It’s safe to say that some authors of the paper that criticized Google were not satisfied with this response, accusing Google of abusing its access to patient data while using data privacy as an excuse to not release its code or model details (among other criticisms). This led to Dr. Luke Oakden-Rayner stepping up to defend Google and AI science, suggesting that many of the authors’ criticisms are scientifically incorrect and calling their response unprofessional (among other criticisms).
- Follow the AI Money: A new Oxford paper found that the majority of comments on the FDA’s AI/ML regulatory framework were submitted by people with financial ties to AI. Out of 125 analyzed comments, 79 (63%) came from parties with financial ties to AI, only 10 (8%) comments came from folks without financial ties, and they couldn’t confirm “the absence of financial ties” for the other 36 (29%) comments. Perhaps not coincidentally, 86% of the comments didn’t cite scientific literature. It’s hard to blame the AI industry for weighing in on this framework, but the authors still suggest that the FDA should mandate conflict of interest disclosures and encourage the use of scientific evidence.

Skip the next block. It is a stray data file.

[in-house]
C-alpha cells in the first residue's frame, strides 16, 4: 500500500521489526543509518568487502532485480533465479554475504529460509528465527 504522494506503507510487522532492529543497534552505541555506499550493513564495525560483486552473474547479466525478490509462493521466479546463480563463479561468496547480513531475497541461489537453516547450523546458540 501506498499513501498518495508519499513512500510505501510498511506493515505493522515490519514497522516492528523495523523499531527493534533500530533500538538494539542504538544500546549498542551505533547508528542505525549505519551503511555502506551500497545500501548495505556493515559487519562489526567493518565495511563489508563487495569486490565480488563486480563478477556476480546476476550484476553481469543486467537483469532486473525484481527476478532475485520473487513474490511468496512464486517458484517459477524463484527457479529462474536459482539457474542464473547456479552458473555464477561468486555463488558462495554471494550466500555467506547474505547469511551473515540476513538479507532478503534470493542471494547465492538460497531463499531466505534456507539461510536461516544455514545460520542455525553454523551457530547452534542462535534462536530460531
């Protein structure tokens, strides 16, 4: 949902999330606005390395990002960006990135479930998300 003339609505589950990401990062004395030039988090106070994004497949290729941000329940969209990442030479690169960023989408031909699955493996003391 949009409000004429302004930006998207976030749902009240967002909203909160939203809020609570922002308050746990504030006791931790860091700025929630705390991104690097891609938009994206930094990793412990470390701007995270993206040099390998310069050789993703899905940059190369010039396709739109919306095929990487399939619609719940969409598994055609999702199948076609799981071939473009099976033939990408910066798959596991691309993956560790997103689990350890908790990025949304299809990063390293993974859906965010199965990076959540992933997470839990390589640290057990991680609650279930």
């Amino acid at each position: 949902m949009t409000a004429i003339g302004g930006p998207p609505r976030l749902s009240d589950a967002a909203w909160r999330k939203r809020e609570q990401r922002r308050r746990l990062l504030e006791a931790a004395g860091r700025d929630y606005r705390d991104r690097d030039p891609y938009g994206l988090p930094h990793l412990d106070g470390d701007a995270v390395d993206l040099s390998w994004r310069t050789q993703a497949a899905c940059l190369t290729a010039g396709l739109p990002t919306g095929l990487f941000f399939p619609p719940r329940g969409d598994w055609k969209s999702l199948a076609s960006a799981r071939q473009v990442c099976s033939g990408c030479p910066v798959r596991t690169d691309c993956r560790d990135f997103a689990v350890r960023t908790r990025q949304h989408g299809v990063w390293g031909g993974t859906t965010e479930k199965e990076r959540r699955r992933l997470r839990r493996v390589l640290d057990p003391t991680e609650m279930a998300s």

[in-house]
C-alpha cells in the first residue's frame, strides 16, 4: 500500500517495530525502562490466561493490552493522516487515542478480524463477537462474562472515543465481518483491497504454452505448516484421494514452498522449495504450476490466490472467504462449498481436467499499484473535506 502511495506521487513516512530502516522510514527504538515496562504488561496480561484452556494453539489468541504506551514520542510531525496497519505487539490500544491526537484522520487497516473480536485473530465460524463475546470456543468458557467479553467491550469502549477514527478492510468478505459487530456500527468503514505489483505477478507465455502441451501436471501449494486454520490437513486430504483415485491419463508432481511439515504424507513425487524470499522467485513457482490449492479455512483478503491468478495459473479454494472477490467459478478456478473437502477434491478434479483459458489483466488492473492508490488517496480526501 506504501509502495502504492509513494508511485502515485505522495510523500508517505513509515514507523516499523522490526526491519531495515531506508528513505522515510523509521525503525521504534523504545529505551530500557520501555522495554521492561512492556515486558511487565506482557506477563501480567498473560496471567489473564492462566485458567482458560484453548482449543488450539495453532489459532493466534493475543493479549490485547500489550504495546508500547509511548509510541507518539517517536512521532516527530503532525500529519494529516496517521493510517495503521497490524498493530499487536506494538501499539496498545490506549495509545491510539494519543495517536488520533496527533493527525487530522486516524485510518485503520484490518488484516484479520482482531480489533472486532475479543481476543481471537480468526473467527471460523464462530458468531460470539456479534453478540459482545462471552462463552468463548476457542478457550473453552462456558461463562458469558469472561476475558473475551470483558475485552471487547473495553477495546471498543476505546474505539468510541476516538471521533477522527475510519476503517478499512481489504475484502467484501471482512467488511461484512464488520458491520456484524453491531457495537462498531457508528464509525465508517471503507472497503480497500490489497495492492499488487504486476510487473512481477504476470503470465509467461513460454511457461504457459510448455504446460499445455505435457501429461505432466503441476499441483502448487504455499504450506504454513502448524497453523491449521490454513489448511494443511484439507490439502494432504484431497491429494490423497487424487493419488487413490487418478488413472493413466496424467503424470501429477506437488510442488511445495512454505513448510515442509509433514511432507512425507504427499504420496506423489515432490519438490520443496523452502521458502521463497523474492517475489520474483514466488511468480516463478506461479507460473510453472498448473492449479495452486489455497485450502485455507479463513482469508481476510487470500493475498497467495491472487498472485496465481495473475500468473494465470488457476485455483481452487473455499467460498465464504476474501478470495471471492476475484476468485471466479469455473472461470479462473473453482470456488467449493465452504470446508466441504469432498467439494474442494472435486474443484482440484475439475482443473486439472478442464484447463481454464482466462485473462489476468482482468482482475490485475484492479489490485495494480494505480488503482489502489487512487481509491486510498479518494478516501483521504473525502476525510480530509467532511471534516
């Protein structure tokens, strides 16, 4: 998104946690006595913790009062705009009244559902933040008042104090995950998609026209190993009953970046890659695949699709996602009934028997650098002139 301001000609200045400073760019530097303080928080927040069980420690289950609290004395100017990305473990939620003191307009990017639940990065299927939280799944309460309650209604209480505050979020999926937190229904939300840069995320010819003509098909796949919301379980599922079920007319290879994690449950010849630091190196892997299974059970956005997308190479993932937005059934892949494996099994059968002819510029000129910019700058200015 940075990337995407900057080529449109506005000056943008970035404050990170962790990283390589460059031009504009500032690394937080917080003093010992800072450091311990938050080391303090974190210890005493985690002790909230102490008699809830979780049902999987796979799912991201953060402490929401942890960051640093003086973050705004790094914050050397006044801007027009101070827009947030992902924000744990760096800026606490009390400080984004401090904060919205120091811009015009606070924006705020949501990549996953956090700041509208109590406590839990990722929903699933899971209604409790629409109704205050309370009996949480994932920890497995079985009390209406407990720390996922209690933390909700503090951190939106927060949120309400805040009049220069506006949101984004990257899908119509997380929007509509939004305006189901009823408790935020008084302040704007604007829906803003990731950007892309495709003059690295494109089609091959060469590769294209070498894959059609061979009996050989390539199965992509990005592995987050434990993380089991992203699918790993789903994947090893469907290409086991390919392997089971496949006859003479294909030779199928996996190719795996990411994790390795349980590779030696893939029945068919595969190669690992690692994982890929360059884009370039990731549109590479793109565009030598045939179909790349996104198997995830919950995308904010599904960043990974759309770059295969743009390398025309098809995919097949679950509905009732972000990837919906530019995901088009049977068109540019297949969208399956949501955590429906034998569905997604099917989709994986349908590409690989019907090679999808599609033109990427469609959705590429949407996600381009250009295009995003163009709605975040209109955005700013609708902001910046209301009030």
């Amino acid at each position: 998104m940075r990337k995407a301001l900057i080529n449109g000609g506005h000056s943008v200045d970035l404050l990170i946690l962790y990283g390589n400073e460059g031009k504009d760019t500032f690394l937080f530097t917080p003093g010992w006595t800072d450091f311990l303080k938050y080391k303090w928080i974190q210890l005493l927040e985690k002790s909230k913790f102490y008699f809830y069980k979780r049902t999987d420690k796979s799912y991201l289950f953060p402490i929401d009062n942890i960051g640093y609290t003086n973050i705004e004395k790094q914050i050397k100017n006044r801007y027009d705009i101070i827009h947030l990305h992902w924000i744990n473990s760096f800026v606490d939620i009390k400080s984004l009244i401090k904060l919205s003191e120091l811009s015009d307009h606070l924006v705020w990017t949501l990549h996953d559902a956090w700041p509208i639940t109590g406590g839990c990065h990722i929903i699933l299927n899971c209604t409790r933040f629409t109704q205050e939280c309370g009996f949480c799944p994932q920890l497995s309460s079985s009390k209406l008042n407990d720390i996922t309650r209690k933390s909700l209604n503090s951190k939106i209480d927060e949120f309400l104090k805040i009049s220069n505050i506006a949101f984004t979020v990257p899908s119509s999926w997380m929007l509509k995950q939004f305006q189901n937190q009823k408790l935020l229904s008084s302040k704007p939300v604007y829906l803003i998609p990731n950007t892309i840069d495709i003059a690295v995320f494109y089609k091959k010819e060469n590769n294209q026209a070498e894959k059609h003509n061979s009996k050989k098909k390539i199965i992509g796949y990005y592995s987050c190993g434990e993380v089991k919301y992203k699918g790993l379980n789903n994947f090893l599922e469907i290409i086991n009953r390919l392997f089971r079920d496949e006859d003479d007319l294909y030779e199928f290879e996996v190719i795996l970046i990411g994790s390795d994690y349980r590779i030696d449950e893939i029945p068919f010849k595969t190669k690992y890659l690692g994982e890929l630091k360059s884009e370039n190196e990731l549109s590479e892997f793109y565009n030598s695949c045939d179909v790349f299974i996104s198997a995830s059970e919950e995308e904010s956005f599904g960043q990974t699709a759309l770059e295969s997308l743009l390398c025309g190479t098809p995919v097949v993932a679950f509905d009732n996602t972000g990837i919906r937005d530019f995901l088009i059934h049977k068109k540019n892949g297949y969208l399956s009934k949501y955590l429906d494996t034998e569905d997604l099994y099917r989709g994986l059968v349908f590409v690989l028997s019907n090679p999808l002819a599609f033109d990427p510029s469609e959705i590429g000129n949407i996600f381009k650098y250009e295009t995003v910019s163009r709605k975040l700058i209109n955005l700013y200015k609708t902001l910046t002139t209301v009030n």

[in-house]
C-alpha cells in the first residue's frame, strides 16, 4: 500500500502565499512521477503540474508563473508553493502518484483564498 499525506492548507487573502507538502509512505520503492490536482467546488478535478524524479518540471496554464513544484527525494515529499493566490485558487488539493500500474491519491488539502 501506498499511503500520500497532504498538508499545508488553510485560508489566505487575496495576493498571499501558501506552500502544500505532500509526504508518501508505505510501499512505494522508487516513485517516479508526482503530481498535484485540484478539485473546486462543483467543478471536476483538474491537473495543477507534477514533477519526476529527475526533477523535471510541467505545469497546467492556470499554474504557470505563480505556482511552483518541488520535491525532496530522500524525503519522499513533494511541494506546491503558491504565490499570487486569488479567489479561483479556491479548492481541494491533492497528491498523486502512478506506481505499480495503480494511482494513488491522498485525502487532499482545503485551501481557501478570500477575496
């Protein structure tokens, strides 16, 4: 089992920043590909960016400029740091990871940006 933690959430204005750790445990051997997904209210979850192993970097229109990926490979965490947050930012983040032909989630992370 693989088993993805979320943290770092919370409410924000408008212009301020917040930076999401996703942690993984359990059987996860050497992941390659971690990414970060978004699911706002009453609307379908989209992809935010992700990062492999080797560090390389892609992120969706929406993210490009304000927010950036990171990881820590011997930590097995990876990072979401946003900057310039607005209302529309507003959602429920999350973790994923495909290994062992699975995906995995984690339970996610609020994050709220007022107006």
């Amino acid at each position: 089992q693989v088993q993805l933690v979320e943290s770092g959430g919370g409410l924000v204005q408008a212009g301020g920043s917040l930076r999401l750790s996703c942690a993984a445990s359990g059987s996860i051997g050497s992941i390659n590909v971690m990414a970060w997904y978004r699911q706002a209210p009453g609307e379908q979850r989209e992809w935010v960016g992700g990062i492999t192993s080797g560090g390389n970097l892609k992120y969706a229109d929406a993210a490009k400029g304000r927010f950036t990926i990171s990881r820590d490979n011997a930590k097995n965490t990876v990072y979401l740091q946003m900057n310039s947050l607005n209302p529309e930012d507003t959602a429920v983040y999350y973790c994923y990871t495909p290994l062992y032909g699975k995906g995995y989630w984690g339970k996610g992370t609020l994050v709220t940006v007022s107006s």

- Tertiary MRI Discrepancies: A review of 357 body MRI secondary interpretations performed at a tertiary care center and the associated original interpretations from outside hospitals found discrepancies in 68.9% of cases. The AJR study attributed ‘faulty reasoning’ for 34.3% of the discrepancies (misidentifying an abnormality) and ‘satisfaction of search’ (ending interpretation upon finding first abnormality) for 15% of the variances, while encouraging tertiary hospitals to use body MRI subspecialists for secondary reads.
- BrainKey DTC: A new profile on Auntminnie.com introduced us to direct-to-consumer brain MRI startup, BrainKey, which is provides curious/concerned consumers with brain scans, radiologist reports (and referrals, if necessary), and 3D models of their scans to review on their own. BrainKey comes with a solid pedigree (Stanford and Y Combinator alumni) and it appears to be part of a new consumerization trend in advanced imaging, joining DTC cancer screening startup Ezra.
- Fujifilm & Volpara: Fujifilm and Volpara Solutions expanded upon their 6-year partnership, giving centers that use Fujifilm’s ASPIRE Cristalle DBT system access to Volpara’s Breast Health Platform. The Volpara platform gives mammographers live feedback, analyzes mammogram quality, provides density assessments.
- BWH’s Follow Up Score: A new JACR study detailed how Brigham and Women’s Hospital’s creation of a new follow up program helped the hospital cut its unscheduled diagnostic imaging orders by 49% (from 52k of 607k to 21k of 475k). BWH’s System for Coordinating Orders for Radiology Exams (SCORE) monitors all scheduled scans, detects unresolved/expired imaging orders, notifies providers and patients of their unresolved orders, and either schedules the patients or cancels the orders.